As studies like the Failed States Index and the National Intelligence Council’s Global Trends project show, contrary to Pearce et al., carrying capacity arguments are not completely outmoded. Regardless of how extreme the impact of an aging population will be on developed nations in the near future (although the United States will almost certainly be less affected than others), in many parts of Africa, South Asia, and the Middle East, population growth is straining local water and land resources and creating instability — issues that will likely be exacerbated by climate change.
If there really is more attention being paid among demographers to low fertility it may well be due to institutional and geographic bias. After all, most of the funding for demography comes from Western nations concerned with their own decline. Likewise, all the top journals are American or European.
Though it is correct that most advanced industrial states are aging because of low fertility, for a large part of the world, population growth is still the number one issue. Declining fertility in most countries of the world means that populations are getting older, but this is not the same as saying they have a problem with aging. Between 1980 and 2010, the median age of the less developed countries, excluding China, rose from 19 to almost 25 and the world’s least developed countries saw a rise from 17 to 20 years. Median age in more developed countries, however, went from 32 to 40 — a level twice that of the least developed countries.
Many of the low-fertility countries Longman cites — Iran and Cuba, in particular — are exceptions among developing countries, rather than the rule. The UN Population Division estimates that sub-Saharan Africa will gain 966 million people by 2050 – more than the current population of all of Europe – and, as Richard Cincotta and I have both argued on this blog previously, the total fertility rate (TFR) projections used in those estimations are likely low. Rapid population growth in sub-Saharan Africa has already exacerbated many countries’ abilities to meet the growing needs of their populations, causing civil conflict and instability, and will continue to do so in the future.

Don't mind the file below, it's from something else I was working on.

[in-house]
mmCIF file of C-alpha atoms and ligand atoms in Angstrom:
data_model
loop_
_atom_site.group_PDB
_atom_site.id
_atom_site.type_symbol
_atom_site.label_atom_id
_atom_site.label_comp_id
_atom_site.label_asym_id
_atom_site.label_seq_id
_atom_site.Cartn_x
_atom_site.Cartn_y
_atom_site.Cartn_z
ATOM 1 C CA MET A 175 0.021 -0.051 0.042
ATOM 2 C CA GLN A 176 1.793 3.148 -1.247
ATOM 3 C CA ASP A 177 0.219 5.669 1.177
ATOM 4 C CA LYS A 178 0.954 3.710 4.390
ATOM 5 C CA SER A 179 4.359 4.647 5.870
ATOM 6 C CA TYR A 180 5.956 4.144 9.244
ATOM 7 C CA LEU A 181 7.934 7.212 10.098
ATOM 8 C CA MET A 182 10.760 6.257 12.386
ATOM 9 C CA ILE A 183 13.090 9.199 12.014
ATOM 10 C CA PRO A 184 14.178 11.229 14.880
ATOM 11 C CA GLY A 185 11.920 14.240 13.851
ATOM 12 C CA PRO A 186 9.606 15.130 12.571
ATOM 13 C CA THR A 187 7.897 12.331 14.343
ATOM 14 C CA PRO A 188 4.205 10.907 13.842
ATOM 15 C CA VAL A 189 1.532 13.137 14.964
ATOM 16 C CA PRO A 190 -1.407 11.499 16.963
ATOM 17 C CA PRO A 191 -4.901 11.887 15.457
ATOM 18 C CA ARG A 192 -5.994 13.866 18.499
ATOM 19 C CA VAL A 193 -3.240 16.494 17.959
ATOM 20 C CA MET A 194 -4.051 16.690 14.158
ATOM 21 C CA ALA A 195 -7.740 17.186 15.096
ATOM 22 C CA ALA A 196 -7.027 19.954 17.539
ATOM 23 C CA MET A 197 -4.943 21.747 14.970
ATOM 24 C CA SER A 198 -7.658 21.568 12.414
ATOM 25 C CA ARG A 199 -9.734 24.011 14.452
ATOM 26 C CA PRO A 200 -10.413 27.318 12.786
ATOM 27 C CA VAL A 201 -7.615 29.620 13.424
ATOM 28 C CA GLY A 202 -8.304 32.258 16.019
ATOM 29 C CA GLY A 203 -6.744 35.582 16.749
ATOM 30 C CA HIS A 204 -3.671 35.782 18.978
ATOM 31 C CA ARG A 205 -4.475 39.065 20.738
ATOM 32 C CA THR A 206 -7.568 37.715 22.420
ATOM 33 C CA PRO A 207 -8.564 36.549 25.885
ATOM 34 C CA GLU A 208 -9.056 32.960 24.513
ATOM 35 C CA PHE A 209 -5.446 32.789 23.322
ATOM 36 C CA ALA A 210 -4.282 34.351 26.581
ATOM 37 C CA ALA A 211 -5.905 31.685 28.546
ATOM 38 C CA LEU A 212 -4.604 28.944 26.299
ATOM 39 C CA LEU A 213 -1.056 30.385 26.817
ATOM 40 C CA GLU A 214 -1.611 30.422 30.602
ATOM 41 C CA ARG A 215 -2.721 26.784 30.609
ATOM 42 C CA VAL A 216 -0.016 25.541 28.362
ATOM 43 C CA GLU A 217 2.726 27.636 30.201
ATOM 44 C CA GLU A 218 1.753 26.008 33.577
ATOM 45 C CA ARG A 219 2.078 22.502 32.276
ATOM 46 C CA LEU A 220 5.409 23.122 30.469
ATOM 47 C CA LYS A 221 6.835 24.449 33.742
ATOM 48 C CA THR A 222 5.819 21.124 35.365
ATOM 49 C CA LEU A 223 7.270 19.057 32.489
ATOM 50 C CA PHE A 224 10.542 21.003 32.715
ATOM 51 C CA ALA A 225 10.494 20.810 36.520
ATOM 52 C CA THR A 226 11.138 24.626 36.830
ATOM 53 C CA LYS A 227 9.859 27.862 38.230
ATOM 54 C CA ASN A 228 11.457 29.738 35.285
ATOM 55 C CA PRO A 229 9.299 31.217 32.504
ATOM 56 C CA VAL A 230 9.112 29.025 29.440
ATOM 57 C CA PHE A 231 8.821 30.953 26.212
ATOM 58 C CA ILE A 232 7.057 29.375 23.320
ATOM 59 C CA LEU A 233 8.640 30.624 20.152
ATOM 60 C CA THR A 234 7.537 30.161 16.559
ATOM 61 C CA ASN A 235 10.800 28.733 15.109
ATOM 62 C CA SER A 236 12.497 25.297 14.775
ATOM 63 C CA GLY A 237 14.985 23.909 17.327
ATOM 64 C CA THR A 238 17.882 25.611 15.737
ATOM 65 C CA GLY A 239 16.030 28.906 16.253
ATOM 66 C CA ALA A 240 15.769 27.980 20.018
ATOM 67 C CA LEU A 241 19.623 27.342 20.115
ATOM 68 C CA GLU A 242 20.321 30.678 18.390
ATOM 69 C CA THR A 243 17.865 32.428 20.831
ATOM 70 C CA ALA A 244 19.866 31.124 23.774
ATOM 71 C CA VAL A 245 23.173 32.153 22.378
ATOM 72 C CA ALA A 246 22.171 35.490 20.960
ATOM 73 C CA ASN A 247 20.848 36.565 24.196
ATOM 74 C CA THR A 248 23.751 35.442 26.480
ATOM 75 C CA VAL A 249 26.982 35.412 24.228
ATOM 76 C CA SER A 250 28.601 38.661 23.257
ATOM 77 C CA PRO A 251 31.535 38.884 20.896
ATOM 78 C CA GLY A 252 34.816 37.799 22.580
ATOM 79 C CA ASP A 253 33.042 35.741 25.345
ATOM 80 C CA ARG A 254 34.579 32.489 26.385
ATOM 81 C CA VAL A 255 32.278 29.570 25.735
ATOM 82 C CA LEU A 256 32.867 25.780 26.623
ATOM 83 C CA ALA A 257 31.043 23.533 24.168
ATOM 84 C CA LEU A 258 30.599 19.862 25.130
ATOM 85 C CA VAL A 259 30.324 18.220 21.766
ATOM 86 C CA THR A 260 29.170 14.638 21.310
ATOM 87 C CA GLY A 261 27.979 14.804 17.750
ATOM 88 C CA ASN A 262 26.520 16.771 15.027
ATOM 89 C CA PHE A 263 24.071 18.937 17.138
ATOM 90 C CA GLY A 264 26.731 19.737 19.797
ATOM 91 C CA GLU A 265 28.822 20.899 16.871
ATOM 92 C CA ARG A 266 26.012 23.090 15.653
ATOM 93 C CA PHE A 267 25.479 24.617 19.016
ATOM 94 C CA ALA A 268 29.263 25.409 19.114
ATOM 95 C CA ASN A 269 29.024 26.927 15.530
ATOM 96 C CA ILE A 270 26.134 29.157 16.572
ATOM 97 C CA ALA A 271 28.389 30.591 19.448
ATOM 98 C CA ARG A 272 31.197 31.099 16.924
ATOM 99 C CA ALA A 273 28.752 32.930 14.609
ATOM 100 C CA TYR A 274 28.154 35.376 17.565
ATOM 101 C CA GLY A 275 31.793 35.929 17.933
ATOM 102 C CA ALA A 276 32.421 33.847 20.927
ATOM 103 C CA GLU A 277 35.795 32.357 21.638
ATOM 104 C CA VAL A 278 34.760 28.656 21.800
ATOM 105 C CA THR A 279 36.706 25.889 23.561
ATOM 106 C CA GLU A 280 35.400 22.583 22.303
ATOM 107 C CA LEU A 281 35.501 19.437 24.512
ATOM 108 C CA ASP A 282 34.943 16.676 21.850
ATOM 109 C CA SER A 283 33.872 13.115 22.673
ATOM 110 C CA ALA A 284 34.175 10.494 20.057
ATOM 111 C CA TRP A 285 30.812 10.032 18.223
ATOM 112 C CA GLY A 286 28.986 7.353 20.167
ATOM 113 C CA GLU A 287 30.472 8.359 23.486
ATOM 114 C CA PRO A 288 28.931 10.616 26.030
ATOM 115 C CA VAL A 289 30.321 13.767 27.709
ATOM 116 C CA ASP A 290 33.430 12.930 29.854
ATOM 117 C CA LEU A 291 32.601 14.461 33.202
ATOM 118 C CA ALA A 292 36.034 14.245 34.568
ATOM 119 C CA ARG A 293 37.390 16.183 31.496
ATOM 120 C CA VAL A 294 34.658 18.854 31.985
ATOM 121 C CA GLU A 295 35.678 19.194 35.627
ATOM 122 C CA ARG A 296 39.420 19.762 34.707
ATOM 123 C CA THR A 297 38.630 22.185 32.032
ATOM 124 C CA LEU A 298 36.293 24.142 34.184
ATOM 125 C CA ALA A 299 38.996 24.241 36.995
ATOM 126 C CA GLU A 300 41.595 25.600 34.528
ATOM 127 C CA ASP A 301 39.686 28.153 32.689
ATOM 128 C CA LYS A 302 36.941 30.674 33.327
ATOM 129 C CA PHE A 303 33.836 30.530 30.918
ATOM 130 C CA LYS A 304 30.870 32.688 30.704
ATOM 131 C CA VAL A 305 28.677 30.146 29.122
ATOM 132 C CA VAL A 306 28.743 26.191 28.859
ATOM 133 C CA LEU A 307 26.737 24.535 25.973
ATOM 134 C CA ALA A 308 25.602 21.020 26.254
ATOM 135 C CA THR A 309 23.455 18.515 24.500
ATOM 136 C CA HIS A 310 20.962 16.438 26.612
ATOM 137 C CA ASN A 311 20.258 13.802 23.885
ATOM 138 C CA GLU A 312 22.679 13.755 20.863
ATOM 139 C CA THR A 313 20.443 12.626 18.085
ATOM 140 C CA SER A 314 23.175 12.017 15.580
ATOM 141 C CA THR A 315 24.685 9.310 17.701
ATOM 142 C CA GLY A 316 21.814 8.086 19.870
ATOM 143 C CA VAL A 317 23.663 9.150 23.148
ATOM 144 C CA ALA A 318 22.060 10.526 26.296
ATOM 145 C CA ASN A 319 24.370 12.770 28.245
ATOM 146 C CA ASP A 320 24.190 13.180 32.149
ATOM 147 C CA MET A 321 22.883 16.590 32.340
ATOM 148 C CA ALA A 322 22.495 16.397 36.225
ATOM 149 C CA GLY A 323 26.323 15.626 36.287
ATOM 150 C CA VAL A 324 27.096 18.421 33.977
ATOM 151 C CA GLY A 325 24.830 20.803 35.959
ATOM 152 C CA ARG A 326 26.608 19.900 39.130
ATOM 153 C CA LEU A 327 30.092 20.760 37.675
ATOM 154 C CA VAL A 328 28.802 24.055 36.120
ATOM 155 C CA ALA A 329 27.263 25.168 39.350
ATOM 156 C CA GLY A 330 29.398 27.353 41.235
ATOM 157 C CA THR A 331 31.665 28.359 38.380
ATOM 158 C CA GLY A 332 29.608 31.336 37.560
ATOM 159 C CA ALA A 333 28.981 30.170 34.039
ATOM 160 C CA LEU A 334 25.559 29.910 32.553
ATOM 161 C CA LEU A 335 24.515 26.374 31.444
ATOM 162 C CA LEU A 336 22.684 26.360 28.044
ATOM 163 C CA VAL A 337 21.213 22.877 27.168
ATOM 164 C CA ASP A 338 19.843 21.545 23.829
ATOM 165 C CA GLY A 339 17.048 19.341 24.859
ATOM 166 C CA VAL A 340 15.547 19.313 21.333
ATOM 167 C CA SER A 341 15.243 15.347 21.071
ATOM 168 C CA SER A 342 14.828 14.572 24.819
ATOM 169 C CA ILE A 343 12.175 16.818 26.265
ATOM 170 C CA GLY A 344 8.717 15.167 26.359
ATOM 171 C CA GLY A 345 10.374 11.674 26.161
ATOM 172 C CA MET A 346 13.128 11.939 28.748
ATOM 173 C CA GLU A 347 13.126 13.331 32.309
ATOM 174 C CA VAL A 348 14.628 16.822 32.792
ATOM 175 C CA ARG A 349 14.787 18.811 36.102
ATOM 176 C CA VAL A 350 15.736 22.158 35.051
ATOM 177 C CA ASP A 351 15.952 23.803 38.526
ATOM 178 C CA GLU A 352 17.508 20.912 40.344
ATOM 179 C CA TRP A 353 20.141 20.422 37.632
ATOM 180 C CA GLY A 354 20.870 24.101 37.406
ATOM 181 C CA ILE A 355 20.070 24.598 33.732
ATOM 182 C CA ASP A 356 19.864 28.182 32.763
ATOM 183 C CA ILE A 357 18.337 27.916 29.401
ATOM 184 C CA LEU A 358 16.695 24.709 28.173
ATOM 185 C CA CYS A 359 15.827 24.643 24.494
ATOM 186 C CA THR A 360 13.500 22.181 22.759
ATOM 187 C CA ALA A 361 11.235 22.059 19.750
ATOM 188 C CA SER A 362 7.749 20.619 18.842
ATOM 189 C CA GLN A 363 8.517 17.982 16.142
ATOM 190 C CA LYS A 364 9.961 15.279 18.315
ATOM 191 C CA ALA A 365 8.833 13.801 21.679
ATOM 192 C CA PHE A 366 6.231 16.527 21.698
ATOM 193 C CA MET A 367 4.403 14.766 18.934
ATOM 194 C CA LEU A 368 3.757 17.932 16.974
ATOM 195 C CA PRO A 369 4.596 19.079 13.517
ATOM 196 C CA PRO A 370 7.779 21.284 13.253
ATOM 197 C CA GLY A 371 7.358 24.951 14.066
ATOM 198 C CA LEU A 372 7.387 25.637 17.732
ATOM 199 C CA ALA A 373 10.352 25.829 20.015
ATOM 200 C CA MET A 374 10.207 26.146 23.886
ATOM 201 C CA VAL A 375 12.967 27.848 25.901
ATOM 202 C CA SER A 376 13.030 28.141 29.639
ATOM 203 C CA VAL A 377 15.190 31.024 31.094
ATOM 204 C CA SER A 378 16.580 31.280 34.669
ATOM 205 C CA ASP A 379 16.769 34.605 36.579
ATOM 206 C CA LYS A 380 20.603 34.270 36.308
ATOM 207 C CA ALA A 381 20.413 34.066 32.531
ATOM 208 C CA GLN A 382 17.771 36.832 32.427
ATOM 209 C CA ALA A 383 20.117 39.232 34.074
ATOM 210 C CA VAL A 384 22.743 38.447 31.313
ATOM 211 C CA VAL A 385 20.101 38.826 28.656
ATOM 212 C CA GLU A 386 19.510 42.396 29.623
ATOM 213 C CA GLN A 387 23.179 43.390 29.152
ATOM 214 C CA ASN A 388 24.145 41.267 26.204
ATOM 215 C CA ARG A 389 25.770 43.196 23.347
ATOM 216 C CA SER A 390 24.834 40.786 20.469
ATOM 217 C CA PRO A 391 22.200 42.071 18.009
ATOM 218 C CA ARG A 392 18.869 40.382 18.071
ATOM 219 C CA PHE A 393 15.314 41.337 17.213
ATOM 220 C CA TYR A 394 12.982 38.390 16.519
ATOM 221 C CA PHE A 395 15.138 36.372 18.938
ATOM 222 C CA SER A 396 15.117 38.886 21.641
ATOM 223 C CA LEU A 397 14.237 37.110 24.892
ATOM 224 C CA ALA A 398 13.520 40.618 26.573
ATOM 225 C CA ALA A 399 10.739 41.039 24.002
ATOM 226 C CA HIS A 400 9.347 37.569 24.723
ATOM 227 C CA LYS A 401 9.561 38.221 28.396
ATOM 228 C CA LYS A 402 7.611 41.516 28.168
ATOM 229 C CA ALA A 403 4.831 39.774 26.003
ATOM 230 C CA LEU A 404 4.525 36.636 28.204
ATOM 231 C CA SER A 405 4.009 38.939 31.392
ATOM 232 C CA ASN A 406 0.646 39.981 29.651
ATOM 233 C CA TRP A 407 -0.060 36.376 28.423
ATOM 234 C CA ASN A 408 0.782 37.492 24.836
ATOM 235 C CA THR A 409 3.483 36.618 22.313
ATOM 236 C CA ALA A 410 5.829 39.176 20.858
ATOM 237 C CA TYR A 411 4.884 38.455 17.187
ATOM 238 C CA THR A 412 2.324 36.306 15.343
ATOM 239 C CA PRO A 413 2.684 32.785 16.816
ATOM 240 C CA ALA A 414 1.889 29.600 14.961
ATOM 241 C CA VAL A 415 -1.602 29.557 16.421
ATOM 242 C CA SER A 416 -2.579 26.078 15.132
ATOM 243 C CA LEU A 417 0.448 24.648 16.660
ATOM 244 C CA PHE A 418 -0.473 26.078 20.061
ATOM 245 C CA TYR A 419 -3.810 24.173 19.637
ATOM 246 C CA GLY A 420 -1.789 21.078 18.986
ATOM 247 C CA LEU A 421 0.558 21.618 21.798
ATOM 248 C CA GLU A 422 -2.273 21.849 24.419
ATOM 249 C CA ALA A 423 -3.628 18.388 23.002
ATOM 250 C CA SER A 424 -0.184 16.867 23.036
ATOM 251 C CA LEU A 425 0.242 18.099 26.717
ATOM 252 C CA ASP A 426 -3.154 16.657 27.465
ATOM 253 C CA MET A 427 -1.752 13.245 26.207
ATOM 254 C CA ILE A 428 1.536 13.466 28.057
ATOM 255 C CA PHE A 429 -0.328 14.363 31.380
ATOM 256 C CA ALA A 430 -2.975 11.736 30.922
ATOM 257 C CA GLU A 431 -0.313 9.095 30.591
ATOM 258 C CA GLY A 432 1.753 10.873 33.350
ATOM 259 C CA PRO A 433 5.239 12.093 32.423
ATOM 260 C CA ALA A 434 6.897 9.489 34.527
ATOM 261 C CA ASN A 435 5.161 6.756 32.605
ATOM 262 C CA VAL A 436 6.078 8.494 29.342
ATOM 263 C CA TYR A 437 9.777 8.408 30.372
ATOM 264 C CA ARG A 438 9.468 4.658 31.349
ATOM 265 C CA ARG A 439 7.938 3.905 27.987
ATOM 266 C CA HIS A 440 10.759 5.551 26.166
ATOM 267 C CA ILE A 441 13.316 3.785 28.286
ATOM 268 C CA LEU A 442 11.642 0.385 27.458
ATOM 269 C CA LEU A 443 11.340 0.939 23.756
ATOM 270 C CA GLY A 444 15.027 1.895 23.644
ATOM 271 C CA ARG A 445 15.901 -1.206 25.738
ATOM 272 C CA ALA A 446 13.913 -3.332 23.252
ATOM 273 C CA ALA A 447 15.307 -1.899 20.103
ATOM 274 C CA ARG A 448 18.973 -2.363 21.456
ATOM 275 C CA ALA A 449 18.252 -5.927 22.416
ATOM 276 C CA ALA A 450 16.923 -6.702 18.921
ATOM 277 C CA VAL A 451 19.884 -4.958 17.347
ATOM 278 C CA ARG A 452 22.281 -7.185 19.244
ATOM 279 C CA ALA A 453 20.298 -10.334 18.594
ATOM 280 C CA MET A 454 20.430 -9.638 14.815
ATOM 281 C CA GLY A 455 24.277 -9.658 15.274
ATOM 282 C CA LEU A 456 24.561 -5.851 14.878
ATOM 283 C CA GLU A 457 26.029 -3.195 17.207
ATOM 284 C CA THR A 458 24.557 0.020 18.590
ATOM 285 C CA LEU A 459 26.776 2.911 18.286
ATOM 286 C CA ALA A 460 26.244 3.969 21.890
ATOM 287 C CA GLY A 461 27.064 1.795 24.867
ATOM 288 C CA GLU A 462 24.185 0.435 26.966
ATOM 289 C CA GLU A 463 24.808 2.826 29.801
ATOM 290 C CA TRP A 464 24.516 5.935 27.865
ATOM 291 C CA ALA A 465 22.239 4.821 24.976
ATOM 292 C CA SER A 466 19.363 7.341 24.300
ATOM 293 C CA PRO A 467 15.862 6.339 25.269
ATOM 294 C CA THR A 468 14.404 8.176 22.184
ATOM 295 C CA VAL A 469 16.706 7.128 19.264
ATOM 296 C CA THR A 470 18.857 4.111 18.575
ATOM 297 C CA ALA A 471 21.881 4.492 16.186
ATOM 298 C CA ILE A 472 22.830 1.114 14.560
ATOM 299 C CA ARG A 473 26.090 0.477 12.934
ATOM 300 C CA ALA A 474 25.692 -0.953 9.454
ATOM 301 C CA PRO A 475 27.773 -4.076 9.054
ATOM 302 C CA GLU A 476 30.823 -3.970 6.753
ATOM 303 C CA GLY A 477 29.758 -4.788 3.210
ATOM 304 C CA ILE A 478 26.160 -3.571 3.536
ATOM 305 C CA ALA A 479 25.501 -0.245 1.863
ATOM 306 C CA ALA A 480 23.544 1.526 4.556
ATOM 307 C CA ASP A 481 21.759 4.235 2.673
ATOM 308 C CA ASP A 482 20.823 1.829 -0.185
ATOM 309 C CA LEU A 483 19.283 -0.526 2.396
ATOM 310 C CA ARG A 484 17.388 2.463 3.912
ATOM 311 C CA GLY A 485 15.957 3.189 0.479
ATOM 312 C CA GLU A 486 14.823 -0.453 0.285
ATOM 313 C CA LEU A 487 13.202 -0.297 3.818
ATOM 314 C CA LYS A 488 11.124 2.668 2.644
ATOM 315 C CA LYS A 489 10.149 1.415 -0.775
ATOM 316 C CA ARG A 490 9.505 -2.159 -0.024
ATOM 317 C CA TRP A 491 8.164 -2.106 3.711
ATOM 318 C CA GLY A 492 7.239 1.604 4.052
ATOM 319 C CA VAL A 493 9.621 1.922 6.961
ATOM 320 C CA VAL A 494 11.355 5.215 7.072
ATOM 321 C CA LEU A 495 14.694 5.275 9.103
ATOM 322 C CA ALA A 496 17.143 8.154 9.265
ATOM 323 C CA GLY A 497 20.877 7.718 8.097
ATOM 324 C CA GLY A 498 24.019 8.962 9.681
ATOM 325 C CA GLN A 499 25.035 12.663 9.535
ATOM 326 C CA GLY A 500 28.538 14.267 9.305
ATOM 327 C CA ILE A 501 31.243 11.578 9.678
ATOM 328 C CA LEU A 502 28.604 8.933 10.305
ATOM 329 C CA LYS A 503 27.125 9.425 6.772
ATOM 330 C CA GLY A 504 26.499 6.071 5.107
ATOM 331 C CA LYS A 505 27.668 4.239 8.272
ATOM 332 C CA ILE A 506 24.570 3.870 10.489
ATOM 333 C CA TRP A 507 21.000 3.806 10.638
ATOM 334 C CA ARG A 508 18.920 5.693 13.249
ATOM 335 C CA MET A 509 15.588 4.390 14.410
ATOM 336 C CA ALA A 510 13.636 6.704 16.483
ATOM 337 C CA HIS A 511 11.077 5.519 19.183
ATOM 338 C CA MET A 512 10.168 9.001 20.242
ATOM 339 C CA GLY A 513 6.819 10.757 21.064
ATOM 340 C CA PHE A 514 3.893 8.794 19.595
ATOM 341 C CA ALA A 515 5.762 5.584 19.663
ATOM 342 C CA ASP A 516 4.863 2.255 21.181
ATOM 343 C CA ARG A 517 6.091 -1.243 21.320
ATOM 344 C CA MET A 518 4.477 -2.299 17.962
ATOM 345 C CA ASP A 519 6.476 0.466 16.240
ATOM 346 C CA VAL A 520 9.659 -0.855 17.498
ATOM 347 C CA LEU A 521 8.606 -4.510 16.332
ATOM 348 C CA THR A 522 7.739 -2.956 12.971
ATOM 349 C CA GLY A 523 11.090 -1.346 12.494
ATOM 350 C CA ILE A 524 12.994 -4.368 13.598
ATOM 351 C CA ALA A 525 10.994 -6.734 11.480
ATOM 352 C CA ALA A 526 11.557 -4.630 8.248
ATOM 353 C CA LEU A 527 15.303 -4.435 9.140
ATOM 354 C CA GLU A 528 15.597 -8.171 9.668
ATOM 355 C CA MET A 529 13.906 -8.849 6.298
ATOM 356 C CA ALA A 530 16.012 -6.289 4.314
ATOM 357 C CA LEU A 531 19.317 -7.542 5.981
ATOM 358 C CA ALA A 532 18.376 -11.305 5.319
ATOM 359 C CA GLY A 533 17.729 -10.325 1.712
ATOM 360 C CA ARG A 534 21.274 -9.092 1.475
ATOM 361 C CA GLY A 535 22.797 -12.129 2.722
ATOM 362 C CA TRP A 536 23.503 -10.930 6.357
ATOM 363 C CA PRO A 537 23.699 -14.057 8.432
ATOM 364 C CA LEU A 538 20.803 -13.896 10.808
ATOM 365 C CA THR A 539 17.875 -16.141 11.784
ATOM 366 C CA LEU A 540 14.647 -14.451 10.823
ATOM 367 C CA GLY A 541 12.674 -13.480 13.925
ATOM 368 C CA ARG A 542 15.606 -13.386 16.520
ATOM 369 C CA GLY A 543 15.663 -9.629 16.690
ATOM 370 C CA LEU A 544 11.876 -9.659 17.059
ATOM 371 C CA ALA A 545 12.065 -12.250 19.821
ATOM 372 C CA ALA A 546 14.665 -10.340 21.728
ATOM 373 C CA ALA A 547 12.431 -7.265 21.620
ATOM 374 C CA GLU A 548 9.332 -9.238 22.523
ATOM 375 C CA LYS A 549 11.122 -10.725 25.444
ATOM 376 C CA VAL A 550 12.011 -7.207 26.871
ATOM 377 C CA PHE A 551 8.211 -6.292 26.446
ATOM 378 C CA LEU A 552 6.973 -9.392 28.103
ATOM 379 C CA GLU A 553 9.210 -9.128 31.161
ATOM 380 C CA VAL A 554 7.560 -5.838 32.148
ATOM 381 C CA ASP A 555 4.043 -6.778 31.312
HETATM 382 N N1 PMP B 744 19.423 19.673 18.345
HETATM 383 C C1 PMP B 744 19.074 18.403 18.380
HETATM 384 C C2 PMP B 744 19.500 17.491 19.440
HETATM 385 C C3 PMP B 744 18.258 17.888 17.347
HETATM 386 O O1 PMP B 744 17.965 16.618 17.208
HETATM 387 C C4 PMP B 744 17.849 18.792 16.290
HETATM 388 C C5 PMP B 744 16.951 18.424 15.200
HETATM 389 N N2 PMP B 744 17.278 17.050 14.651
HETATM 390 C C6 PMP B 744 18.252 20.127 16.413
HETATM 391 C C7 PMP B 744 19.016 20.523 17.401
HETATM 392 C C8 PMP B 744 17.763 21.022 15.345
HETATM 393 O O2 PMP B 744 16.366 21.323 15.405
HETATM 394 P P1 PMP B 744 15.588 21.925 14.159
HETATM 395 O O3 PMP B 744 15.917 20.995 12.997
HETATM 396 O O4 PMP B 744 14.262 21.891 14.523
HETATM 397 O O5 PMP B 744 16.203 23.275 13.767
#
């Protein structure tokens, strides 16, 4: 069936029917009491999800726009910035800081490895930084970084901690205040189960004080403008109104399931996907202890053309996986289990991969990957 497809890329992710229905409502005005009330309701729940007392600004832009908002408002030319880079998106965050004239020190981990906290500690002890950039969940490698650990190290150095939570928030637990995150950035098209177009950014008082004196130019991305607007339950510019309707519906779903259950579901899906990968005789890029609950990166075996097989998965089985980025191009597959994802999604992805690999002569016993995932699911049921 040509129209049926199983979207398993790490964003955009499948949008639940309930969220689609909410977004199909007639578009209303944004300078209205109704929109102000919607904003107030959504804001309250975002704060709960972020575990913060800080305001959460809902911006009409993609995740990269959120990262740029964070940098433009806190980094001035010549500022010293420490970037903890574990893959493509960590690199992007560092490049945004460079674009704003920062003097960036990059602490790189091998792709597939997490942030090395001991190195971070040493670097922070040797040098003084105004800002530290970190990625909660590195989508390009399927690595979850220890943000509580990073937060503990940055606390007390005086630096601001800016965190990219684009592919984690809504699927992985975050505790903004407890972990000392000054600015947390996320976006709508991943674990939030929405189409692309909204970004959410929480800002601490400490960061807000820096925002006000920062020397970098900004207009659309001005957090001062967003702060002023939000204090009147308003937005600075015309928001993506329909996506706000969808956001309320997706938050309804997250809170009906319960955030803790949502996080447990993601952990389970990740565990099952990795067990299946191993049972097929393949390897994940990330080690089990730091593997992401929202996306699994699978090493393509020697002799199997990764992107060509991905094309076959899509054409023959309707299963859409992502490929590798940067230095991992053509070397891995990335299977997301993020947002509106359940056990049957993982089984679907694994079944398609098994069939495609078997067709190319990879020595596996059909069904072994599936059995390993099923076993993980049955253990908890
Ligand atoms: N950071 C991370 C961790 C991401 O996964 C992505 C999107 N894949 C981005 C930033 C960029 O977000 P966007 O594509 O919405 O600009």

Why is it Important to Get it Right?
Alarmism is useful when it grabs the attention of policymakers and a public that is overloaded with information, but it is also risky. Both Pearce and Longman take jabs at Paul Ehrlich because his “population bomb” never exploded. What they fail to note is that Ehrlich’s predictions could have proven right, except that he was successful at scaring a generation of policymakers into action. Funding towards population programs increased greatly in the wake of such research. If those of us who write about the dangers of aging are successful, perhaps we will be so lucky to look as foolish as Ehrlich one day.
If these warnings fall on deaf ears and policymakers do not act to reduce the burden of entitlements, certainly budgets will be strained beyond capacity and the dire future predicted by Fishman, Pearce, and Longman may well become a reality. On the other hand, if policymakers similarly disregard carrying capacity issues in the developing world, conflict and misery are sure to continue in these places and may well worsen.
Jennifer Dabbs Sciubba is the Mellon Environmental Fellow in the Department of International Studies at Rhodes College. She is also the author of a forthcoming book, The Future Faces of War: Population and National Security. Follow her on Twitter at @profsciubba for more on population-related issues.
Sources: Foreign Affairs, Foreign Policy, NPR, National Intelligence Council, The New York Times, Population Reference Bureau, Reuters, UN.
Photo Credit: Adapted from “Protest/Manifestation,” courtesy of flickr user lilicomanche.